Our thoughts and prayers are with all those who have been devastated by the relentlessness of Hurricane Harvey. We are inspired by the strength and bravery shown by the first responders, volunteer rescuers, and residents who are helping in the wake of this landmark event. Along with the visible damage left by Hurricane Harvey, supply chain networks have been thrown out of wack and the storm is expected to cost the economy tens of billions of dollars. Below are some key points you should be aware of as relief efforts in the area continue. I'm not in Texas, why is my capacity impacted? Houston is one of the biggest cities in the country, and because of that, the supply chain the city serves has the market in a state of flux. Trucks have been unable to get empty and the ability to find a reload has been very challenging and will continue to be so for the immediate future. Shippers will need to understand this and implement certain procedures to make this scenario less problematic in the coming weeks. We encourage shippers to offer longer lead time, give drivers flexibility when it comes to shipping hours and ship dates, be flexible with equipment requirements if at all possible, avoid unrealistic expectations and show empathy for carriers as they battle through the change and devastation left by Harvey. One thing we have seen as a course of action from shippers to continue to serve their respective markets is changing the origin points in the southwestern United States. This will help goods reach those who need it most but will have an immediate impact on several markets. To combat this, storm relief is being sent into the area from FEMA-designated points. FEMA sets the market for transactional transportation in these lanes, but this also impacts the transactional market rates to all destinations from those origins. Along with the issues facing the trucking industry, people across the country will feel the economic impact left by Harvey. Houston is a massive hub for the oil and gas industry, producing half of the petroleum and gas exports in the United States. Harvey has forced 13 refineries to completely or partially shut down, which will lead to nearly two million barrels of lost production. That means higher gas prices around the country. Harvey will also have a major impact in the plastics industry. Houston is responsible for 70 percent of the nation's ethylene, which is the main ingredient in plastics. Experts are saying 37 percent of U.S.-based ethylene production will be disrupted by the storm. This will impact the economy but to a lesser extent than the oil and gas industry. All told, Harvey has and will continue to leave a lasting impact on the trucking industry and the economy as a whole. Time and patience dealing with these changes will be necessary and beneficial to all. Feel free to call the AM Transport team if you would like our feedback in what we're seeing in the market and what we expect to see in the coming weeks. Example Carrier Network Shipping INTO storm impacted area halted OUTBOUND shipping lanes shut down Equipment unavailable to meet customer commitments as it has not been repositioned ...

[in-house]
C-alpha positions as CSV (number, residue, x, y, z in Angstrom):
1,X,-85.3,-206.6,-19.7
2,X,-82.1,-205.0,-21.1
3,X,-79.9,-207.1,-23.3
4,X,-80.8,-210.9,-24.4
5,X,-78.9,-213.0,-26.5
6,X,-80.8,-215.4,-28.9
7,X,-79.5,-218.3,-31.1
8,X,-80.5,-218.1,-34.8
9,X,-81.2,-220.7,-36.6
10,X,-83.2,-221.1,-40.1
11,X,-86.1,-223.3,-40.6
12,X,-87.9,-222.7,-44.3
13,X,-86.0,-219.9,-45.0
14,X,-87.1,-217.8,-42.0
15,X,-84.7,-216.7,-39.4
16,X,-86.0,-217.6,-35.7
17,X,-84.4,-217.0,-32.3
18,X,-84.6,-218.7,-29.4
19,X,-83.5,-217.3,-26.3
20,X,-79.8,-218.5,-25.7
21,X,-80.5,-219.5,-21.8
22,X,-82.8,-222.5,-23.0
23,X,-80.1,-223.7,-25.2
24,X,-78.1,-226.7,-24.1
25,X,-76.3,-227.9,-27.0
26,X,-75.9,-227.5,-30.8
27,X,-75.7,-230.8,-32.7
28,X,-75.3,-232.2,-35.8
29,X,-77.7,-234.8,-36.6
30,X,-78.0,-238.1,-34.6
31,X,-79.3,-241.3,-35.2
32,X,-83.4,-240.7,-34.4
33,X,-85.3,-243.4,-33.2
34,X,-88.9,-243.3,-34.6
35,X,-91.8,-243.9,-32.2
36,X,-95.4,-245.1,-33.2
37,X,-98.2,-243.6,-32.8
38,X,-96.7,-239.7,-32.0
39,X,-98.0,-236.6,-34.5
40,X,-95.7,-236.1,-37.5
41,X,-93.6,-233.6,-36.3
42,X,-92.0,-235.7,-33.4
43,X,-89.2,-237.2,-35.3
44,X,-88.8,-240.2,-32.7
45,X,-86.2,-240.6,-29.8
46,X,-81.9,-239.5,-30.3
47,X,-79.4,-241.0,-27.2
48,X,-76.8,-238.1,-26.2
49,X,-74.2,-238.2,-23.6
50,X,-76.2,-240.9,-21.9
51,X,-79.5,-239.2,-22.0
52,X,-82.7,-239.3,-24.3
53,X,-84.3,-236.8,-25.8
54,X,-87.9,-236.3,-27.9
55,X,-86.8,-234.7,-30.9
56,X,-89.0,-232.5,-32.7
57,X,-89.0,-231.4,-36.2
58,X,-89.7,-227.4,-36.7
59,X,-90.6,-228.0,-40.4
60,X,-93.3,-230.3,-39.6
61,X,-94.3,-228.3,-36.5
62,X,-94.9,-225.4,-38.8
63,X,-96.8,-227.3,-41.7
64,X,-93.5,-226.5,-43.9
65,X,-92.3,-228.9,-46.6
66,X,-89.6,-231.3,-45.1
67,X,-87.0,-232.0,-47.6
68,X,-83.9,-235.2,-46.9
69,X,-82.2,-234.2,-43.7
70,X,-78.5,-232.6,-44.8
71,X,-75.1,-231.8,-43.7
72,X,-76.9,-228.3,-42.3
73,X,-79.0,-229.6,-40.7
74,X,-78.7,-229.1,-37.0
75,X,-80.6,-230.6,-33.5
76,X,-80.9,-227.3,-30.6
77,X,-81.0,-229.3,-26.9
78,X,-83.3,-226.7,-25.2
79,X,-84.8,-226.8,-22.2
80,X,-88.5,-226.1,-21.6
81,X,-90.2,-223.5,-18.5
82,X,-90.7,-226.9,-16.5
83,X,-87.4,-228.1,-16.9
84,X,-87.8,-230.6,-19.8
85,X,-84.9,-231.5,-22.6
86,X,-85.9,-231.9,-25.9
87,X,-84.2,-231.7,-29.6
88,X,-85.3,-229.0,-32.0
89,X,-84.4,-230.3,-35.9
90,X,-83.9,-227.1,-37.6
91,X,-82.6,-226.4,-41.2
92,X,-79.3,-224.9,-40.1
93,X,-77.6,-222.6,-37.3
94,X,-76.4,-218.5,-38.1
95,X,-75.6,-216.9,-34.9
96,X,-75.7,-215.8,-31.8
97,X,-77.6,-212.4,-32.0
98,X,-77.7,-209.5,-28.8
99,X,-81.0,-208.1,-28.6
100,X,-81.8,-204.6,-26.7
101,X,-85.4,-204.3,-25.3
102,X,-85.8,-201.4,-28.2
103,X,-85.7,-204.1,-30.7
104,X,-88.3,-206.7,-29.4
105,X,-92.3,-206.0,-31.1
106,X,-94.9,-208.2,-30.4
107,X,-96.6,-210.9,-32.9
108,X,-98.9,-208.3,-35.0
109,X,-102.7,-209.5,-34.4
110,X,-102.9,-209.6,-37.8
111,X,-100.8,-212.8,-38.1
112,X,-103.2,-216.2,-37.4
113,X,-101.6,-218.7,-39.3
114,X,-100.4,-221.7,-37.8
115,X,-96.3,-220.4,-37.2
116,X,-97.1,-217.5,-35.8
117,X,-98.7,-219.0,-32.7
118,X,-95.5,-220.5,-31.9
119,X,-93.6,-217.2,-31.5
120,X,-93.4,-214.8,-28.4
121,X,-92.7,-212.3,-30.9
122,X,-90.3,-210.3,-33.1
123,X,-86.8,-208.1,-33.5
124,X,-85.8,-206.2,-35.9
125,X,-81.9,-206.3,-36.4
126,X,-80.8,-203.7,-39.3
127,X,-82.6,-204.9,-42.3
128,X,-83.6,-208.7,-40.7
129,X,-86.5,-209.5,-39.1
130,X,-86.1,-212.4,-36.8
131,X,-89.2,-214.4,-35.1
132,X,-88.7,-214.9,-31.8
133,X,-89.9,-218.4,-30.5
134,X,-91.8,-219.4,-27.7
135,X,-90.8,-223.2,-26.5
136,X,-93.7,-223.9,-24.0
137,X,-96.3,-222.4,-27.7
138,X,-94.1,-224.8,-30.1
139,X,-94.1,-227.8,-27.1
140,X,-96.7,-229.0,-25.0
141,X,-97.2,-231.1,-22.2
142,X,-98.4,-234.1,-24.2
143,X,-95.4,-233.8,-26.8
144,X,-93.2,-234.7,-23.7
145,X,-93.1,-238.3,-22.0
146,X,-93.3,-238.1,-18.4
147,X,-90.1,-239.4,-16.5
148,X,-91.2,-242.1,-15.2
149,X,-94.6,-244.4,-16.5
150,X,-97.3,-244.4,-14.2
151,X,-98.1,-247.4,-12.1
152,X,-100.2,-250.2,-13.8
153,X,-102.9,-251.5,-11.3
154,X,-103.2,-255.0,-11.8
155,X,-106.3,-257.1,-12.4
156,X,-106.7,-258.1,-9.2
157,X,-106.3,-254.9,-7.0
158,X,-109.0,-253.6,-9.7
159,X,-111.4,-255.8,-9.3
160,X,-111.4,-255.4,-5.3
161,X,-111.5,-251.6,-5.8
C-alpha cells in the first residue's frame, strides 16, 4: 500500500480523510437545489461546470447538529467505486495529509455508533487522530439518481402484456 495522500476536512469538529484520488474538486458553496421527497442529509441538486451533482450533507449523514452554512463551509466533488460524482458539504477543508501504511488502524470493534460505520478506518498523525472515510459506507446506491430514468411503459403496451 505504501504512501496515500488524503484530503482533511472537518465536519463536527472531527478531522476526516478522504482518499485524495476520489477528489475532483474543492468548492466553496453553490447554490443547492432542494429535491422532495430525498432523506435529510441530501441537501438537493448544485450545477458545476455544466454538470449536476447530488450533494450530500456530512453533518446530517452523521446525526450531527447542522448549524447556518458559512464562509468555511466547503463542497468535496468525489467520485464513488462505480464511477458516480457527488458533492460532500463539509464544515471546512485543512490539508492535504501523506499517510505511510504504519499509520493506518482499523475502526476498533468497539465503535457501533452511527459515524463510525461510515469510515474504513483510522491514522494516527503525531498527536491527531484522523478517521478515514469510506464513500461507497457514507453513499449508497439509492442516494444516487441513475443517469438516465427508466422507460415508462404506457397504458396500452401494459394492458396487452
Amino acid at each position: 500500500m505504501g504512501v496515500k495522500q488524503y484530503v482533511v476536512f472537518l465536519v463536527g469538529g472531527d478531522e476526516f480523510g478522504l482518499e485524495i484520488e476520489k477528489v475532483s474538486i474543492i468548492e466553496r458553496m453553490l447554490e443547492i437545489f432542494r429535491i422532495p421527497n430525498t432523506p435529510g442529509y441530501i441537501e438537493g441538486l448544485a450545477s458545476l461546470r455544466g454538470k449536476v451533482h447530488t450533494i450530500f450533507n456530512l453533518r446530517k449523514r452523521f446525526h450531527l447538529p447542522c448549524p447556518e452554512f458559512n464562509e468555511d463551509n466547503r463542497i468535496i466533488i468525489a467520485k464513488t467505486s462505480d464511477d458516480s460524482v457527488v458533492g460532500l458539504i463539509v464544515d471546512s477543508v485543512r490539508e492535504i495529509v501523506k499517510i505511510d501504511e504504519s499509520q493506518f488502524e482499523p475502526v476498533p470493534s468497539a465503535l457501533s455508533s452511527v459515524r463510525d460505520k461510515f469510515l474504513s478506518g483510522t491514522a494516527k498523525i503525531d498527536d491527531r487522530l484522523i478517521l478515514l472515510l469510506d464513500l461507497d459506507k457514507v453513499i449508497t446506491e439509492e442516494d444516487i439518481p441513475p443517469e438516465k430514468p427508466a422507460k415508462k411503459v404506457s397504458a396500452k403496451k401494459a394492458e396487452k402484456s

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A Much-Needed Slap to the Head By Michael McKinney, CTB Often we don’t even know we are sleeping. Let me explain; a few weeks ago, I attended a Small Giants Passport Event in Boston with David Abell. It was a much-needed wake-up call—a metaphorical slap-to-the-head! AMT belongs to a group called Small Giants. Small Giants is a collective of business leaders who heartily believe in making money but “share a passion for values-driven leadership, committing to let purpose and people drive our strategies rather than financials.”[1] Within the Small Giants group, we’ve found other small to mid-size businesses who want to make a difference not only in the lives of their employees, but in the community at large. Passport Events are offerings from Small Giants that bring together 20 values-driven business leaders for intimate conversation and workgroup discussions and in-depth visits to some very successful value-driven businesses. In Boston, we were lucky enough to visit the successful and warm business workplace of Life is Good. I was excited to visit Life is Good as in the McKinney household, we are the proud wearers of Life is Good t-shirts. The highlight of touring Life is Good was the opportunity to hear co-founder Bert Jacobs talk about the company he and his brother John founded in 1994 and to talk to him about what is important to him as a business leader. Theirs is an amazing story about resilience and optimism. In fact, the mission statement of Life is Good is to spread the power of optimism. Bert explains that believing in optimism isn’t an exercise in blindly accepting what is, but rather an empowering belief in open-heartedness and open-mindedness. Being optimistic doesn’t only inspire us to do good, it also feels good. Something I found most interesting about the Life is Good mission is that Bert says that mission—to spread the power of optimism—underlies everything they do in the company. When things have been tough, that mission gives them something to fall back upon. Everything they do must help them spread the power of optimism. What a powerful mission! In support of that mission, Life is Good donates a full 10% of its profits to support children in need due to violence, poverty or illness. The trip to Boston rejuvenated me, and it inspired and continues to inspire me to be more optimistic in my own life. Bert Jacobs gave us an effective method of generating optimism in our daily lives. It’s easy and makes a difference. I’m calling it my new “Get-to Pledge.” Here’s how it works: When my daughter has her fourth ball game in as many days, Instead of saying, “I have to attend another ball game,” with an irritated tone, I say, “I get to see my talented, healthy kid play ball tonight.”  It works across the spectrum—GET TO instead of HAVE TO. Try it a few times, and you will see. And speaking of talented kids—when I arrived home from Boston, I was so excited about the trip that I was discussing it with my daughter Madeline who is a high school freshman and a wonderful artist. We talked about optimism and its power to change lives. Inspired by our conversation, she drew this great picture I will leave you with.   [1] From the Small Giants Website...